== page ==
Gayle Brandeis: The structure evolved as I worked on the book. The letter my therapist suggested I write to my mom was something I truly had started writing for myself alone, and as I delved into my history with my mom, at some point I realized that this letter could provide a deeper context for our relationship in the book, since the present tense narration around her suicide was urgent and immediate and didn’t really allow for that kind of reflection. The film transcription came in a bit later in the process—I had decided to borrow my mom’s title but I hadn’t considered using the film itself in the memoir, mostly because I hadn’t been ready to watch it after her death. Once I did let myself view it, I realized that braiding the film into the book could give my mom a chance to speak for herself on the page. And the research elements came in naturally, too—they were part of my investigation and it made sense to weave them in. It seems fitting that the story ended up being told in a complicated, fragmented way—it mirrors how complicated grief after suicide can be (but it also allowed me to create form out of chaos in a very satisfying way.)

L.L.: There are other memoirs about mental illness and suicide; mothers and daughters, but this one is illuminating and uplifting in some regards; redeeming in others. What do you think sets THE ART OF MISDIAGNOSIS apart? What do you hope readers take away? And did it transform you in writing it?

Gayle Brandeis: Of course every story of suicide is unique because of the voice and vision of the person writing, but there are also important points of connection between our stories. I take a dance class called “Groove” where the guiding principle
is “unified but unique”—you are given a few simple movements to do with each song that are touchstones for everyone in the class, but then you make the movements your own, layer on your own quirky stuff. I think of my book that way—I hope people who have gone through similar experiences will find a sense of solidarity and community, that it will help them feel less alone, but I also hope that this book will offer something new—a fresh approach to form, a singular experience told through my very particular (and sometimes peculiar, as was said in a review, which I love) body and mind. I very much hope readers leave the book with a sense of hope (and perhaps some inspiration to tell their own stories.)

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Writing this book transformed me more than I could ever say. I was asked to do a self-interview for The Nervous Breakdown, and I ended up asking myself “How did writing this book change you?” eleven times, with eleven different answers, and I could have kept going. I am a different person than I was when I began writing the book—a stronger person, a braver person, a more open person. I am so deeply grateful for the journey of this book.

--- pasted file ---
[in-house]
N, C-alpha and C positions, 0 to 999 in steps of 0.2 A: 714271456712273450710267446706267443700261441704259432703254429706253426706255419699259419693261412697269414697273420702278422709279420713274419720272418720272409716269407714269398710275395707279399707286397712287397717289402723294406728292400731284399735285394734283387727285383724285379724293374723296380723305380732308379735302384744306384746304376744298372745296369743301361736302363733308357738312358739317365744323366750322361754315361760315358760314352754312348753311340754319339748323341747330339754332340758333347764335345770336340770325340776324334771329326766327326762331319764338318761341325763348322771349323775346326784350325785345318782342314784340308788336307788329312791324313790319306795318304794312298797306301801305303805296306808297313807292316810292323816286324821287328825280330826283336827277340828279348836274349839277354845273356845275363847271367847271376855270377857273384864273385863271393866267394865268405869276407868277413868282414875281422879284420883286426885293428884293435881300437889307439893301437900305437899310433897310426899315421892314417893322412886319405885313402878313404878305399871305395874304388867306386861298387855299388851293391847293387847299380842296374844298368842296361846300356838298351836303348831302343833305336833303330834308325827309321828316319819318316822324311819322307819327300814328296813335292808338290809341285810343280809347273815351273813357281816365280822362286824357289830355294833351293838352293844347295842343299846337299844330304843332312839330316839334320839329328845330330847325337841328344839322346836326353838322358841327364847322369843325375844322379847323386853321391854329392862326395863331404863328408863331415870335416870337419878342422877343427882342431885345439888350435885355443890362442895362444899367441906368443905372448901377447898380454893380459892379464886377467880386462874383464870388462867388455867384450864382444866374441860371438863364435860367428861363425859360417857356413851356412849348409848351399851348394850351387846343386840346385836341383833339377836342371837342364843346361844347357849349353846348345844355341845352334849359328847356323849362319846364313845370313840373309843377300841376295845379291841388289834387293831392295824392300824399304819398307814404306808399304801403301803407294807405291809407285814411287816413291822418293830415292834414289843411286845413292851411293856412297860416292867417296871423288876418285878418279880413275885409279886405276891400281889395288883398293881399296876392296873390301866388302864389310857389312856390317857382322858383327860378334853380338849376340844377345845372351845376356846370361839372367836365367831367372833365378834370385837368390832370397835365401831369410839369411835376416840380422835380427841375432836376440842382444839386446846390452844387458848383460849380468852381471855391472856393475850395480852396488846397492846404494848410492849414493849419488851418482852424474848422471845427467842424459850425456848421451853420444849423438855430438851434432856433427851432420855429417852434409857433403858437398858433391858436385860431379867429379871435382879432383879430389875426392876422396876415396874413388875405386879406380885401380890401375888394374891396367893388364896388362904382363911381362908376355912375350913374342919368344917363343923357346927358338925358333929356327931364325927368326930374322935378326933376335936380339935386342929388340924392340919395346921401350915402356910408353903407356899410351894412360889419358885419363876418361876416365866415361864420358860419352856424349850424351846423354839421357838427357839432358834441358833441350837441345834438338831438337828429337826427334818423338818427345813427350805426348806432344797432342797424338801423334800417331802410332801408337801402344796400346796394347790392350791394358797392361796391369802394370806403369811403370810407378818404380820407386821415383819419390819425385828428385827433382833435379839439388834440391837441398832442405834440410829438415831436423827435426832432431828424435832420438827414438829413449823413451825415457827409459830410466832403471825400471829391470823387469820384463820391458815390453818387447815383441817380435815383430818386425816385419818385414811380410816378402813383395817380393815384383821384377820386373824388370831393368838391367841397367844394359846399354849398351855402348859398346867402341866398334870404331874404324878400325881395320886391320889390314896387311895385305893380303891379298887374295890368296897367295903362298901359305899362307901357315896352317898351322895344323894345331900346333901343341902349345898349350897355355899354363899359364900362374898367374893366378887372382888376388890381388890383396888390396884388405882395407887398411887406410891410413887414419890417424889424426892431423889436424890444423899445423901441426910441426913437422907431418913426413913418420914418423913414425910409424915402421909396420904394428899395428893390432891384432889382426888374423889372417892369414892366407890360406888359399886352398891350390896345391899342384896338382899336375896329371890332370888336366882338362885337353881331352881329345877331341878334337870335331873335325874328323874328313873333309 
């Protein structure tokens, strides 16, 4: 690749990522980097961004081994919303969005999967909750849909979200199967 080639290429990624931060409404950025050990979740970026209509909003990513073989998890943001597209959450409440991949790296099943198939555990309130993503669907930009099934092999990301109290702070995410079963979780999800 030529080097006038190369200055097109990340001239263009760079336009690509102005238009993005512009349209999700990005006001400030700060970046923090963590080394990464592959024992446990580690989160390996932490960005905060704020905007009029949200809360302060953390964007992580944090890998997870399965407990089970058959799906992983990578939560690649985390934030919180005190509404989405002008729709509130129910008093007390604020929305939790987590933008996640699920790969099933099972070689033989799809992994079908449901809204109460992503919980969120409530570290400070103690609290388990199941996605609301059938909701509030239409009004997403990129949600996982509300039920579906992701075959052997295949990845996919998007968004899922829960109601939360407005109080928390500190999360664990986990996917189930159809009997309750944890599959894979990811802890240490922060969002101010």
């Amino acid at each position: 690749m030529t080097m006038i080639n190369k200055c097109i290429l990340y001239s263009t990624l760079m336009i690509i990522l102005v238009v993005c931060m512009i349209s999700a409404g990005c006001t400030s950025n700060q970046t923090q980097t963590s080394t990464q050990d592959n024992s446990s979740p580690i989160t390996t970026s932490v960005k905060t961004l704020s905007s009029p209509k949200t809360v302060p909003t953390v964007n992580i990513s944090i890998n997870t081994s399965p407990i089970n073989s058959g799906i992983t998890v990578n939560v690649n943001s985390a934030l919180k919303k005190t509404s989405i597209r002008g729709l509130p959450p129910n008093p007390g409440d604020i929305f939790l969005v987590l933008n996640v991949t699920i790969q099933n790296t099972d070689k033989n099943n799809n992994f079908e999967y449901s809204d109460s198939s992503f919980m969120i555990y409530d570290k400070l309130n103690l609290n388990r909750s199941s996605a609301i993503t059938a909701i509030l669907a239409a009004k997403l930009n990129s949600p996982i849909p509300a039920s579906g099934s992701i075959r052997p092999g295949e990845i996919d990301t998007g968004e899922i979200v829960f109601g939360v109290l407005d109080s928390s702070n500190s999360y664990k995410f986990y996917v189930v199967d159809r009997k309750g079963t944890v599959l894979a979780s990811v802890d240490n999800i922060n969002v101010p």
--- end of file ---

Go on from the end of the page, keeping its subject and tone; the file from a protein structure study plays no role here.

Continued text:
L.L.: Gayle, its been such a pleasure. Thank you! Is there anything I forgot to ask that I should have? Like, maybe whats on your end-of-the-year-bucket list, what are you reading, what your guilty pleasures are, or how Asher is doing?

Gayle Brandeis: Thank you so much for having me—this has been a treat! I don’t think you forgot anything at all, but I’m happy to answer these questions! Not sure I have an end-of-the year bucket list, but I do want to see the Northern Lights before I
die.
  Speaking of death, I’m reading a book that comes out next year, I AM, I AM, I AM: Seventeen Brushes with Death by Maggie O’Farrell, which is a beautiful exploration of how awareness of death can help us appreciate life all the more deeply. As for guilty pleasures, hmmm…I gobbled down Stranger Things 2, but I don’t feel guilty about that at all! Hot baths are perhaps my guiltiest pleasure—guilty because I don’t like to waste water, but I sure do love a good, long, hot soak. And Asher’s doing great! It’s kind of amazing to me that he’s 8 now—he is such a barometer of how long I’ve lived without my mom. He’s just about as tall as my armpits these days. Time is so weird. Thanks for asking about my sweet boy (and thanks for all of your other great questions—so very grateful!)29906170001_4871960491001_4871918106001-vs

For more information, to connect with Gayle via social media, or to purchase a copy of THE ART OF MISDIAGNOSIS, please see:

Gayle_Brandeis_by_Rachael WareckiABOUT THE AUTHOR: Gayle Brandeis is the author, most recently, of the memoir The Art of Misdiagnosis: Surviving My Mother’s Suicide (Beacon Press) and the poetry collection The Selfless Bliss of the Body (Finishing Line Books). Her other books include Fruitflesh: Seeds of Inspiration for Women Who Write (HarperOne), and the novels The Book of Dead Birds (HarperCollins), which won the Bellwether Prize for Fiction of Social Engagement, Self Storage (Ballantine), Delta Girls (Ballantine), and My Life with the Lincolns (Henry Holt), which received a Silver Nautilus Book Award and was chosen as a state-wide read in Wisconsin. Her poetry, essays, and short fiction have been widely published and have received numerous honors, including a Barbara Mandigo Kelly Peace Poetry Award and a Notable Essay in Best American Essays 2016. She currently teaches at Sierra Nevada College and the low residency MFA program at Antioch University, Los Angeles.

You can connect with me, Leslie Lindsay, via these on-line platforms:

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[Cover and author image courtesy of Beacon Press and used with permission. Aurora Borealis/Northern Lights image retrieved from USAToday.com, quirky carpet layers from , the world revolves around me from, Life & Death Tree from Pinterest, no source noted, reading/book image from L. Lindsay’s personal archives, all on 11.16.17]